By Matt Purple on 11.9.12 @ 6:08AM

From cars to tobacco to miniature horses.

We all know what the wrecking balls of a second Obama term will be: widespread unemployment, stagnant economic growth, enormous debt. But the consequences don't stop there.

Believing in activist government means your work is never finished. You pass a new law that you think combats injustice and inefficiency. Then human nature kicks in and, with great disapprobation, you discover that injustice and inefficiency still exist. So you pass another law, then another. And with no Mitt Romney there to stop you, the Circle of Regulatory Life continues.

With Barack Obama back in power, all the laws and rules from his first term will stand. But regulations aren't just text; they have very real (and often unintended) consequences.

How will the president's societal tinkering affect our lives over the next four years? From the shocking to the quirky to the bizarre, here are some of the things you might have missed:

More expensive cars
The president's new rule on vehicle emissions standards requires automakers to increase their fleet averages to 35.5 miles per gallon by 2016 and a whopping 54.5 miles per gallon by 2025. The National Automobile Dealers Association calculates that this will drive up the price of the average car or light truck by $3,000. Seven million potential consumers will pass on buying a vehicle thanks to the added cost.

Fewer stethoscopes
One of the deadliest heads on the Obamacare hydra is the medical devices tax, which takes effect next year. The tax amounts to 2.3% on the sale of every device, the equivalent of a 15% tax on profits. It's a sledgehammer to some of America's most innovative companies, and the companies are responding accordingly, laying off workers and moving plants overseas. Research and development of new devices, many of them life-saving, are expected to take a hit. A recent report by Pricewaterhousecoopers found that investments in the medical device and equipment sector are at their lowest level since 2004.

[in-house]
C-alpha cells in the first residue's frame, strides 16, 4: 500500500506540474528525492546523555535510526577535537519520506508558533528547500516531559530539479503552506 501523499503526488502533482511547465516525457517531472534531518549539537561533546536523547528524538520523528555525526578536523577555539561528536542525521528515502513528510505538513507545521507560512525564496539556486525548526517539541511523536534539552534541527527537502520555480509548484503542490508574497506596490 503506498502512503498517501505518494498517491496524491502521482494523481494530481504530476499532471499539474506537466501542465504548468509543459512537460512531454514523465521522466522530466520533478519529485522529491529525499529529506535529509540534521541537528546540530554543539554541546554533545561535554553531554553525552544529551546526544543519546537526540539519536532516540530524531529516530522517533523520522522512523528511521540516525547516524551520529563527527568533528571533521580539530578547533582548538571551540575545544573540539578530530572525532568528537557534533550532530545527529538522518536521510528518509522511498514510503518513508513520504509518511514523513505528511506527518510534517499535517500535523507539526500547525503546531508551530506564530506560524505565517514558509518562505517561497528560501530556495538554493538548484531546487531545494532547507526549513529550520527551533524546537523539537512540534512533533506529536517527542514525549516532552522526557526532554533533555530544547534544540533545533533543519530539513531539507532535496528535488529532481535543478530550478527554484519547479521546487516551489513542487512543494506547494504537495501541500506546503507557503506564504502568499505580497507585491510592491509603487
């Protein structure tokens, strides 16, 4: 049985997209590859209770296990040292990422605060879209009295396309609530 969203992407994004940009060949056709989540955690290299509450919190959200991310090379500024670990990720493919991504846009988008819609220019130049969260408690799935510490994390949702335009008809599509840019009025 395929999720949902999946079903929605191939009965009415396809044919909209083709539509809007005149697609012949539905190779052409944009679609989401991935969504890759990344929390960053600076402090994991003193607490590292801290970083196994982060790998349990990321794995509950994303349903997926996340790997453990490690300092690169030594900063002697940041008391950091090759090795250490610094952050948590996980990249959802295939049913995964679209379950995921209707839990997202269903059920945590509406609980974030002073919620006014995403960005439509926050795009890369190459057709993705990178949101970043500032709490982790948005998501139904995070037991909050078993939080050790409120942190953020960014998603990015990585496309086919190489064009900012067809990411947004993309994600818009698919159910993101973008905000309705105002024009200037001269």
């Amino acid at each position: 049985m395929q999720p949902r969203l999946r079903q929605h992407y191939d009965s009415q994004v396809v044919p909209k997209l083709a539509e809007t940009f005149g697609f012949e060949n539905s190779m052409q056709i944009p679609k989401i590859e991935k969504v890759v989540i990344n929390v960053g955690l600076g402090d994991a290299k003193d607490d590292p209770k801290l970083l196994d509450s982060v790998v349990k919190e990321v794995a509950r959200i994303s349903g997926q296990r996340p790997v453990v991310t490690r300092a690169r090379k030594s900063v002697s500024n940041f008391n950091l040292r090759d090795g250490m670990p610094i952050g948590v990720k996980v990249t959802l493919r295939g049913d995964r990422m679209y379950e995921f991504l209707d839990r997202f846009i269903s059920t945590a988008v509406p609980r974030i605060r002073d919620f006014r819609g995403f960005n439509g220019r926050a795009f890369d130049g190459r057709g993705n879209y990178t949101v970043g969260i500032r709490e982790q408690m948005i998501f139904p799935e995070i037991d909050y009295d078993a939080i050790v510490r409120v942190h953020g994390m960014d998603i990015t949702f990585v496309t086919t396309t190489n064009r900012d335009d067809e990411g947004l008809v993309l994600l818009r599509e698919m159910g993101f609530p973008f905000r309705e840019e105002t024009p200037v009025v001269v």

Less access to special needs education
This one might sound like demagoguery, but bear with me. Obamacare, for the first time, imposes a limit on Health Care Flexible Spending Accounts (FSAs) in the amount of $2,500. FSAs allow for pre-tax deductions into a separate account which the owner can spend on health care throughout the year. FSAs are popular with parents of special-needs children because the money can be used on tuition for private schools that accommodate the disabled. But $2,500 is nowhere near enough to pay that bill. It's an effective tax increase on some of the country's most vulnerable children.

So long, free checking accounts
Back in 2010 when Chris Dodd and Barney Frank were working out how to save the poor from villainous bank tycoons, one of the most popular ideas was a limit on debit card transaction fees. This was eventually codified in the Dodd-Frank law's Durbin Amendment. Banks had to make up the money from the fee restrictions somehow and free checking accounts ended up on the chopping block. In 2009, 96% of big banks offered free checking. By 2011, only 35% of them did.

More children in apartment complexes